Too bad, so sad, Victoria told the association, or words to that effect. You don't see a word of any of it.

The government has refused to budge since then, despite an order recently from commissioner David Loukidelis that it still had to hand over all the undisputed parts.

"It places the B.C. government at the bottom end of the scale in Canada in terms of transparency," Evans fumed in a recent letter to Minister of Labour and Citizens' Services Ian Black............."

I live in Victoria Mary, and it's a funny thing, every time I see a VicPd cruiser (and they seem to have a lot of fancy new ones these days - all with big fancy new decals and that new logo all over the place) I wonder how I could manage to strike up a friendly conversation with the officer(s) in the car.

I'd really like to know what the average cop (man or woman) thinks about what's going on inside the ranks of the local force.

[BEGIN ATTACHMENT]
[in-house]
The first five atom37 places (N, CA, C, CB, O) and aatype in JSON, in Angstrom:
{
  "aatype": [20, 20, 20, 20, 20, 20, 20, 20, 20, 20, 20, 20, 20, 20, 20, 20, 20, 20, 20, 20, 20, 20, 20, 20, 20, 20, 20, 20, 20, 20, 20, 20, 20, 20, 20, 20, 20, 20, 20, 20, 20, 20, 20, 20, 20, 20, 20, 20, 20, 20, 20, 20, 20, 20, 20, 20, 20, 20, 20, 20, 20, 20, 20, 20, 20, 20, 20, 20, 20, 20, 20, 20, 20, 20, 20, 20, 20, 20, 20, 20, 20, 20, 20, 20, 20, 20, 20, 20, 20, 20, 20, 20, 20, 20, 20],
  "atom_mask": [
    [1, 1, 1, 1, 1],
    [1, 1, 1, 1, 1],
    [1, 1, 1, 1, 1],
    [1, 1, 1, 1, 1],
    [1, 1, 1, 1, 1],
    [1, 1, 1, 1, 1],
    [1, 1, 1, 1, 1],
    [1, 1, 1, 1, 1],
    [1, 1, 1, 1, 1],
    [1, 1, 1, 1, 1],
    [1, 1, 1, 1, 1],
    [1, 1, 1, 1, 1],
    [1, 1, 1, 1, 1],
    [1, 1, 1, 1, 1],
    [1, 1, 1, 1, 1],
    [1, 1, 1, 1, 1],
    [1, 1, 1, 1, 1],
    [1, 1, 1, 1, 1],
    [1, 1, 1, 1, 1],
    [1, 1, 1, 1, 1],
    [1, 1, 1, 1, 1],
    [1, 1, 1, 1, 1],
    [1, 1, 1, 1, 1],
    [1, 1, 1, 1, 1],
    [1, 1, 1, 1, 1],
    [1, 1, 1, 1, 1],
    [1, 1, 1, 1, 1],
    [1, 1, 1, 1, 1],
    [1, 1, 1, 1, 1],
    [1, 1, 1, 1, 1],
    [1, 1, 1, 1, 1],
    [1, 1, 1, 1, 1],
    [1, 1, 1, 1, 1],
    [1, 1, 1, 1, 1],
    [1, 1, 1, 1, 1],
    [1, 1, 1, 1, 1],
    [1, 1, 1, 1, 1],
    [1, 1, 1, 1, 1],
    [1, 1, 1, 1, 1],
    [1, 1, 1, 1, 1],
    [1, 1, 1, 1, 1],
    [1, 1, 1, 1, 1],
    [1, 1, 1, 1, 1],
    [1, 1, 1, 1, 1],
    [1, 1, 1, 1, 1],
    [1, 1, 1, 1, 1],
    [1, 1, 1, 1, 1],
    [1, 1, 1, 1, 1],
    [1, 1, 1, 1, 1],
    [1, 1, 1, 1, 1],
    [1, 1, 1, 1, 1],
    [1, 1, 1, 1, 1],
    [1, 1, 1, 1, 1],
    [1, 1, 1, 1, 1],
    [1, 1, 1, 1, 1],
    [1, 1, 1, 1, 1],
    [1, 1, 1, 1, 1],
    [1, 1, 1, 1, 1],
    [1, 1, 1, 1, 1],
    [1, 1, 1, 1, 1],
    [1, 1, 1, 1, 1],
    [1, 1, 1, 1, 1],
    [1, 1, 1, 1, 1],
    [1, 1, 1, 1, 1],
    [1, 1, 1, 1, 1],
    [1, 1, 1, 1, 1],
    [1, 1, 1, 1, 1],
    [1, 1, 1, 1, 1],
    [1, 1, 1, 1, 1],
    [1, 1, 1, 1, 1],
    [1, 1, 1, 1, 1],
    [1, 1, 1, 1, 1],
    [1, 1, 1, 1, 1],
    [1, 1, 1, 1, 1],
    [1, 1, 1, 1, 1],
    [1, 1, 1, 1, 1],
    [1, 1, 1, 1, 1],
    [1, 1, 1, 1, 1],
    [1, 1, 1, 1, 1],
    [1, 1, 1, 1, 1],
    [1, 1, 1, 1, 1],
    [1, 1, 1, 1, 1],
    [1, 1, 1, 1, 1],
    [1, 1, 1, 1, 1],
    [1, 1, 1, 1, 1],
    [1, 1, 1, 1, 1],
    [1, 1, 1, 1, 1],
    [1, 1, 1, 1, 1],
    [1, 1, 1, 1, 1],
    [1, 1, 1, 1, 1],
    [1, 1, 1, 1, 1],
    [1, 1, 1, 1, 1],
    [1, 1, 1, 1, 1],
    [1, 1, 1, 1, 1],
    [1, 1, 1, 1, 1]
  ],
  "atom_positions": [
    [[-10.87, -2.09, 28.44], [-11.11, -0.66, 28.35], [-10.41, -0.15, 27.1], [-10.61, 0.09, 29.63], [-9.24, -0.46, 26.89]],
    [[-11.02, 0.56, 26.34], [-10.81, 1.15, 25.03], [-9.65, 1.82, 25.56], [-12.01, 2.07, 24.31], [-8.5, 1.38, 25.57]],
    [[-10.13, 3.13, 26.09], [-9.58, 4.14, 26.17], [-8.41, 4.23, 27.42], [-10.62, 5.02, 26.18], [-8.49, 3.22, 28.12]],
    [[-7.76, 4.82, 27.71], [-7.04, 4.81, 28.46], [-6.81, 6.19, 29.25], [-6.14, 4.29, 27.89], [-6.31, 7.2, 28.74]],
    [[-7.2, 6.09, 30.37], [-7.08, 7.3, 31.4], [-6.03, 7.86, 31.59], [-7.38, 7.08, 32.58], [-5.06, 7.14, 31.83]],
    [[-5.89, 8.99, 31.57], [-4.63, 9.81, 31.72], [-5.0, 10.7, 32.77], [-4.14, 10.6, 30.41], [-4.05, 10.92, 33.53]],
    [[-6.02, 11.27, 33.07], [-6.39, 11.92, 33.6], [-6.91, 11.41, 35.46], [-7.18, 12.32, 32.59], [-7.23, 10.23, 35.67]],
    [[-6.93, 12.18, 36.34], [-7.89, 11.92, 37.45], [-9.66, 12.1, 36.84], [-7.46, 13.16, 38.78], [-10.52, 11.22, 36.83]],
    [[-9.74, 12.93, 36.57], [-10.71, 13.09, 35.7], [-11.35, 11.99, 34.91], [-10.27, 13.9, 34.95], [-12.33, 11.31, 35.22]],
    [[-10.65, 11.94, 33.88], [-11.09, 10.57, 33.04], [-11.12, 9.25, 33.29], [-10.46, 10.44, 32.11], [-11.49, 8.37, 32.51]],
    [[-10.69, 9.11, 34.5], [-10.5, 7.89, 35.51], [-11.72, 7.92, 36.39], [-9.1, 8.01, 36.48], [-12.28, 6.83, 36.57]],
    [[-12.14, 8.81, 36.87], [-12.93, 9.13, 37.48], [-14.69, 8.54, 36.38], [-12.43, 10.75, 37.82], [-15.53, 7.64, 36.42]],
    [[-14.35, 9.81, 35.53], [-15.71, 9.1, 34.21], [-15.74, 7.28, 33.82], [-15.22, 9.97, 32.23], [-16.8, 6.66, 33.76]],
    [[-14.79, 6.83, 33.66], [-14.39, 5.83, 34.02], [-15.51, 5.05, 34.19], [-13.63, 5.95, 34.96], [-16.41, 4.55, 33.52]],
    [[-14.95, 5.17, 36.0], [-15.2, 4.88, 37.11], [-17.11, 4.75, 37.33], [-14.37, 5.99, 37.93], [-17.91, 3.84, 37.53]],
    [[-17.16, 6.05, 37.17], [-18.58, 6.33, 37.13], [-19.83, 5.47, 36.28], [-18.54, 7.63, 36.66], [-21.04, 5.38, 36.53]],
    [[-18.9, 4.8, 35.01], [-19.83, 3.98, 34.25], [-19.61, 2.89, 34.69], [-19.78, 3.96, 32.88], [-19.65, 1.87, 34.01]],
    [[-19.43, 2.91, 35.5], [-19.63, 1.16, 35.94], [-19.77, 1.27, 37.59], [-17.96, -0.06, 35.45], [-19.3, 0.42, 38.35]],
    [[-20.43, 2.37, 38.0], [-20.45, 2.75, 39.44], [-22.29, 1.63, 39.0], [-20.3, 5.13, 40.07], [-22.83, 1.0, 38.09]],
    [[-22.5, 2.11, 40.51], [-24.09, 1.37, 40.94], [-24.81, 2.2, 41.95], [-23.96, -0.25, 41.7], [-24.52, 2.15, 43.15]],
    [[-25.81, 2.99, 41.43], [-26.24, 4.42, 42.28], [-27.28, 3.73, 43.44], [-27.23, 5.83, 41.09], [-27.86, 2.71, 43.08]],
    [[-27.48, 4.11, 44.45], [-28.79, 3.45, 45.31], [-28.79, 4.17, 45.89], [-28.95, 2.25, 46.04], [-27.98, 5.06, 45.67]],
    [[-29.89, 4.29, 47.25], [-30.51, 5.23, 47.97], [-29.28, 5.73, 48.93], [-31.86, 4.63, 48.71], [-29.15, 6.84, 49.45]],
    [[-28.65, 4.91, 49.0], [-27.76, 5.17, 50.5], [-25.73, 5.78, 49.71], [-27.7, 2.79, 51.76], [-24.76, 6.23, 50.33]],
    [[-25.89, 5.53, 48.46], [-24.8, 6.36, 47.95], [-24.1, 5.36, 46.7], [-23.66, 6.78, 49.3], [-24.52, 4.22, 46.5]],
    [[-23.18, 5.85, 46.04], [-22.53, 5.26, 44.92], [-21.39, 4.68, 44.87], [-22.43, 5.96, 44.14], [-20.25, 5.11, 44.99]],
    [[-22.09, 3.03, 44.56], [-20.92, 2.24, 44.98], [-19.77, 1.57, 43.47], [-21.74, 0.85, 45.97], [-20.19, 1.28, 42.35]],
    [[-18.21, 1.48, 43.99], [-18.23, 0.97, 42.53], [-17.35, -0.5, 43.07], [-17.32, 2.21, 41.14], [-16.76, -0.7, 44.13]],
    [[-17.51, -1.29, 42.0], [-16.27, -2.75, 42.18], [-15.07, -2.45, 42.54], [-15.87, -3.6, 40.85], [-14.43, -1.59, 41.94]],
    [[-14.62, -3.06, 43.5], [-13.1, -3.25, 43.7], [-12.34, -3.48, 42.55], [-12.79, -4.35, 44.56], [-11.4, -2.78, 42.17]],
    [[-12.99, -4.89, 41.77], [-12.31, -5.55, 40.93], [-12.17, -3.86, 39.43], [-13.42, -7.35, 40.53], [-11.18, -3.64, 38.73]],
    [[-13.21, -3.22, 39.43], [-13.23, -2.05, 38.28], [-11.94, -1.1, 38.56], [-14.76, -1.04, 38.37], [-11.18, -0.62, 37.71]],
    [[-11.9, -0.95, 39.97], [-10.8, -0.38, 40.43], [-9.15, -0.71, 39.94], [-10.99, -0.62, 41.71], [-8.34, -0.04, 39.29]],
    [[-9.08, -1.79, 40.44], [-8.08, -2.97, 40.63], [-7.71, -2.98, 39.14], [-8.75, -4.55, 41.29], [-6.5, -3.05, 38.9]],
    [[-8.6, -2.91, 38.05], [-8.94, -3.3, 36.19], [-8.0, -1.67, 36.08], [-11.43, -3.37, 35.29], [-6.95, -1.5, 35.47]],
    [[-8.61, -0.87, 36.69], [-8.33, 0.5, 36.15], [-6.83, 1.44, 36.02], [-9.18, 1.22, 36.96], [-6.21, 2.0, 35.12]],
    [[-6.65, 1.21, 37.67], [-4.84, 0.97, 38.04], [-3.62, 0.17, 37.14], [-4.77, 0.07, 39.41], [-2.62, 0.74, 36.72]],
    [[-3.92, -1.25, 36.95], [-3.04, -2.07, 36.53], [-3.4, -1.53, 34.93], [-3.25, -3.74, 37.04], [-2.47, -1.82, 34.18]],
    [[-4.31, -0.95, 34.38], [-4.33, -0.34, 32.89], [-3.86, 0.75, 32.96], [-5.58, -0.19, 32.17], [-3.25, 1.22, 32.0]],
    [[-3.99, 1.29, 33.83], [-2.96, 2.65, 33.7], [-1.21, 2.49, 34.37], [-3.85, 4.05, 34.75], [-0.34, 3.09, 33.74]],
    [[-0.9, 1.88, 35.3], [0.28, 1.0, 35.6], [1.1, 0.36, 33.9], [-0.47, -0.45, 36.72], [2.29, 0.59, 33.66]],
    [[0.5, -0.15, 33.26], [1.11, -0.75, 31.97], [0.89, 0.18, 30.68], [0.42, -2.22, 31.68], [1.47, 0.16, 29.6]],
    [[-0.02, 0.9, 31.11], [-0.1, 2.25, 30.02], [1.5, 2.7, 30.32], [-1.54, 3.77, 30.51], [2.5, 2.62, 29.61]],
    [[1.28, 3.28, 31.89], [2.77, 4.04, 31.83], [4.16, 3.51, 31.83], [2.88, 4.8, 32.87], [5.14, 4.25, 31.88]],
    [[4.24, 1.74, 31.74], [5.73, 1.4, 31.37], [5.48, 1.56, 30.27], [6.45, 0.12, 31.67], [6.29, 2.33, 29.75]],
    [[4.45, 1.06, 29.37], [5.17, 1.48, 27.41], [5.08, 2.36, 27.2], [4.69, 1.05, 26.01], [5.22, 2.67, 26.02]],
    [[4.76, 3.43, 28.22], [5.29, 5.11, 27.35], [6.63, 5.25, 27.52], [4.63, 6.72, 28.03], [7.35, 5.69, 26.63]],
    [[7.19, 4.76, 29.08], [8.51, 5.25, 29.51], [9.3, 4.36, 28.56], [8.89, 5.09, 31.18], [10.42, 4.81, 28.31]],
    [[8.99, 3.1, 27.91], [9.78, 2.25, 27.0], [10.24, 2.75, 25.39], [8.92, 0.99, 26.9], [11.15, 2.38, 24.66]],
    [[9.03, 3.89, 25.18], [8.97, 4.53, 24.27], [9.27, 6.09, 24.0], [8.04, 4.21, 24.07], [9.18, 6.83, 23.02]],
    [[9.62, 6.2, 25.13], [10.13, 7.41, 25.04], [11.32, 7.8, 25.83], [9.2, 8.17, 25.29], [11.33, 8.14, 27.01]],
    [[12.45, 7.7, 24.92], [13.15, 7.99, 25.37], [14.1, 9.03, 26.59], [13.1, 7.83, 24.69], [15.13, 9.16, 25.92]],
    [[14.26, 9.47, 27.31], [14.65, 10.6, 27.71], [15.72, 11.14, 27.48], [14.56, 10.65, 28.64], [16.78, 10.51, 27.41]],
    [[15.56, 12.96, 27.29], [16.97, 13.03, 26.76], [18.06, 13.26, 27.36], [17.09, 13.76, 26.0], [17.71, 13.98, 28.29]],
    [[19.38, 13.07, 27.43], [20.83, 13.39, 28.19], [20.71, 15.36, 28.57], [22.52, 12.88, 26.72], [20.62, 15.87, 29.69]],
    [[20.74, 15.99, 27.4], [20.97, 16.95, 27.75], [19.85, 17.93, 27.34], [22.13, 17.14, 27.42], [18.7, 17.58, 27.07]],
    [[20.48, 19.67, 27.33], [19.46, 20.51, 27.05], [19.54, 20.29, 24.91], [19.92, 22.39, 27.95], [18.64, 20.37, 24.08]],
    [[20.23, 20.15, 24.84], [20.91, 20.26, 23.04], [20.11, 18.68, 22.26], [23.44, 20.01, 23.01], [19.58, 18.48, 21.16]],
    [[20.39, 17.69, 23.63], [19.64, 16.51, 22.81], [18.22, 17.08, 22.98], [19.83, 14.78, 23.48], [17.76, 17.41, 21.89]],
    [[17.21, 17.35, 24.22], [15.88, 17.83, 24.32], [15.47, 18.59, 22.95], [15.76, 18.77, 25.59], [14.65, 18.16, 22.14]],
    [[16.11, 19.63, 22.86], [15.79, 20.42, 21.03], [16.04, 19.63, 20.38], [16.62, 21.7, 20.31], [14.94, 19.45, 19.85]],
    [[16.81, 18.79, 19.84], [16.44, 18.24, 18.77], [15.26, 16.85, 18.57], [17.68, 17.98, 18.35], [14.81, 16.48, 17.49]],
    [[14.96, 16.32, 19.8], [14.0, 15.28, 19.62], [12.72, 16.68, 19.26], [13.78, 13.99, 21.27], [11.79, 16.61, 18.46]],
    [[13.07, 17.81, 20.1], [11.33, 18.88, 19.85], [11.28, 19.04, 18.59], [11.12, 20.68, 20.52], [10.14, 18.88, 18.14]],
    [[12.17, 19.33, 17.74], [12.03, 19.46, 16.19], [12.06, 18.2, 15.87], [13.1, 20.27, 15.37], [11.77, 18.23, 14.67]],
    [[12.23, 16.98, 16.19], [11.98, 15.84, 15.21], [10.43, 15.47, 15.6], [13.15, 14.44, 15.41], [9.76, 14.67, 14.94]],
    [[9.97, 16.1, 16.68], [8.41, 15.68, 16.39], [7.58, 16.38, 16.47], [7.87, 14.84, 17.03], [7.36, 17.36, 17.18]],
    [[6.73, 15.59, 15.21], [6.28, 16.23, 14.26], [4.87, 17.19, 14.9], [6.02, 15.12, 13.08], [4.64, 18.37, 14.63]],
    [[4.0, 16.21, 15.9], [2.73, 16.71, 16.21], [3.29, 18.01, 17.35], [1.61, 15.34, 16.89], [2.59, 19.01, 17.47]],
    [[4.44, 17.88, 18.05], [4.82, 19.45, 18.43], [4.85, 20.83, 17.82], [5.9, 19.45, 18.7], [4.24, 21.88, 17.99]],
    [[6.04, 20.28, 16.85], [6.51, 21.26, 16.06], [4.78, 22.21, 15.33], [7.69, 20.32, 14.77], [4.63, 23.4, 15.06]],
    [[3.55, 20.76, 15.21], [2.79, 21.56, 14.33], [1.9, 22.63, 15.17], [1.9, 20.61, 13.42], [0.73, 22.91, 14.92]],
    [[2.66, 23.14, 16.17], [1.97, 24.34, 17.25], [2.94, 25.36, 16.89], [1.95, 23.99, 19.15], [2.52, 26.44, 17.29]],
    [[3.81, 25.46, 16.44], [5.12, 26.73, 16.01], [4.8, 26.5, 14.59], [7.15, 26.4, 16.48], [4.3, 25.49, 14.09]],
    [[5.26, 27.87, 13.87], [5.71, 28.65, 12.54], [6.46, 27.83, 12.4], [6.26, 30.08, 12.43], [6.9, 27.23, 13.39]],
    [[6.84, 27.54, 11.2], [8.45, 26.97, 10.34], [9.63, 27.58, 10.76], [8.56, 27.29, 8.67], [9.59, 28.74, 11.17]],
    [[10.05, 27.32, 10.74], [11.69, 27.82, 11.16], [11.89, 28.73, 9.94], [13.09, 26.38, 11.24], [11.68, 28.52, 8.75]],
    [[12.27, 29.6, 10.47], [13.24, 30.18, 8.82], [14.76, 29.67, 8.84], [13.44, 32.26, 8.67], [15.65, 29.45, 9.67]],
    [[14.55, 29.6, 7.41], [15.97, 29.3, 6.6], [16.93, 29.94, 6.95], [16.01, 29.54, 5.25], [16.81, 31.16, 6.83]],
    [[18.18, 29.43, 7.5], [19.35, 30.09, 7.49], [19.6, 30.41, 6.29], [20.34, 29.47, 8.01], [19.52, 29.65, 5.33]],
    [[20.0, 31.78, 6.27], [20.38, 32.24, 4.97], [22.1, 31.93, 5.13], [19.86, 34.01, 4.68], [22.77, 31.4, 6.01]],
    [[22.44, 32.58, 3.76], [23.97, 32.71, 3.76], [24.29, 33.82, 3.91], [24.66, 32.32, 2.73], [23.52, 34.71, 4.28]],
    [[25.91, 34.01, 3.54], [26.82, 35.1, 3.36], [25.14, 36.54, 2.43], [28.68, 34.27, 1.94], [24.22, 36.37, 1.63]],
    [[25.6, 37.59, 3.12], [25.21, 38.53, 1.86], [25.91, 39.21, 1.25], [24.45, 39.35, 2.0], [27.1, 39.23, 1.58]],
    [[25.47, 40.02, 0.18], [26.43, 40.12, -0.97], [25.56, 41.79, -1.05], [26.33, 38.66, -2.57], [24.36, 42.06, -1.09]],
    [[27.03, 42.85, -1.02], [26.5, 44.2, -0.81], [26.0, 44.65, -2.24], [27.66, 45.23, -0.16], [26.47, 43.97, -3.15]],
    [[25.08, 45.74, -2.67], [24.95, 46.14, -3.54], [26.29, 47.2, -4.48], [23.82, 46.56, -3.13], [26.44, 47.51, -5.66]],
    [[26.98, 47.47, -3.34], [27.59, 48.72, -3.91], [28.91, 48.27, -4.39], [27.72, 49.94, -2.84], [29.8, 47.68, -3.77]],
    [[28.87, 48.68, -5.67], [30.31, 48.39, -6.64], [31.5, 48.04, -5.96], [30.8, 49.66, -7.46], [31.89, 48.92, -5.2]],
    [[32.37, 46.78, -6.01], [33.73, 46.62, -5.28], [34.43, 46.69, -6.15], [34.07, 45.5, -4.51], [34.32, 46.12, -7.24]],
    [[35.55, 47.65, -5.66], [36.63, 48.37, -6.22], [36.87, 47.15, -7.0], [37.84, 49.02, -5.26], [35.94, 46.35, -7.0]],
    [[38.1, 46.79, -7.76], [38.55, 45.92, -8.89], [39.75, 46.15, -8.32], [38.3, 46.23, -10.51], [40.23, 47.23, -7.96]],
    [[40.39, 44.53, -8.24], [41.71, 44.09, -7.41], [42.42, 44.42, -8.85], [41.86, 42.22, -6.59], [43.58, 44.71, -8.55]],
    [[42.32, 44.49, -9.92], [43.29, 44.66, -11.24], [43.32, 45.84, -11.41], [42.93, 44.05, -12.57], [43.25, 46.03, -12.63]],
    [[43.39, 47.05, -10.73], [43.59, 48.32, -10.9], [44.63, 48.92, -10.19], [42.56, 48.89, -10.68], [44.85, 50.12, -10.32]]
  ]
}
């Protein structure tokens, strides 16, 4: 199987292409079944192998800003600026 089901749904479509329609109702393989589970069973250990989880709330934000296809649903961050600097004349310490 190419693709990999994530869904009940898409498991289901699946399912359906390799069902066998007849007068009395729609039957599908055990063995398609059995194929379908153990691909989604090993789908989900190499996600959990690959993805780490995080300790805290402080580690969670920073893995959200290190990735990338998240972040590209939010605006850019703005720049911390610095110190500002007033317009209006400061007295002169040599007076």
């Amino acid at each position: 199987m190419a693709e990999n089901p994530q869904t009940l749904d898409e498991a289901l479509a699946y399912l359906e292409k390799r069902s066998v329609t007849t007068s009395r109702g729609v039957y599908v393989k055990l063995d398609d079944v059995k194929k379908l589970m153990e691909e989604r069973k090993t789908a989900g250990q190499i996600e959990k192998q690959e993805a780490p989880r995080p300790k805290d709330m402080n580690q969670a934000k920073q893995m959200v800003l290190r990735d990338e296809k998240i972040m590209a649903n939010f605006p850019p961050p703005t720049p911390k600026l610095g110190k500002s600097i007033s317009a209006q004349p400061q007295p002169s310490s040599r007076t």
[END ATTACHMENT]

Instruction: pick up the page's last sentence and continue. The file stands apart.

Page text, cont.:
Any suggestions - I really don't want to run a red light?

Maybe I could find out where they go to coffee.

Snipped from the Vancouver Sun:

".....Over several days, law society lawyer David Lunny laid out the evidence he said supports the conclusion that Jaspreet Malik had lied and helped cook up family documents designed to make his dad eligible for government funding.

He pointed to Ripudaman Malik's bail hearing in which the patriarch provided financial statements saying he was worth $11.5 million. Less than two years later, he was claiming to the government to be penniless.

And he said Jaspreet and his siblings' "wage claims were generated solely because of the coming face-off between his father and the attorney-general."

Malik lawyer David Mulroney told the law society panel that Stromberg-Stein's ruling should not even be allowed into evidence against his client.

"It is not probative and it is not relevant," he said.,"

These are the exact words that Victoria Police Board Chair should have chosen to use against lawyer David Mulroney in his application on behalf of a downtown Victoria bussiness person who was disqruntled with the pace at which the local police were dealing with panhandlers which ended up being an inquistion against Chief Battershill.
I'm so disheartened at the lack of respect and fair play within the Vic PD. I know that politics is everywhere, but geez if you can't get good behaviour within a police force, then why should anyone respect them?

Why don't we hear more from the former chief? Is he being silenced?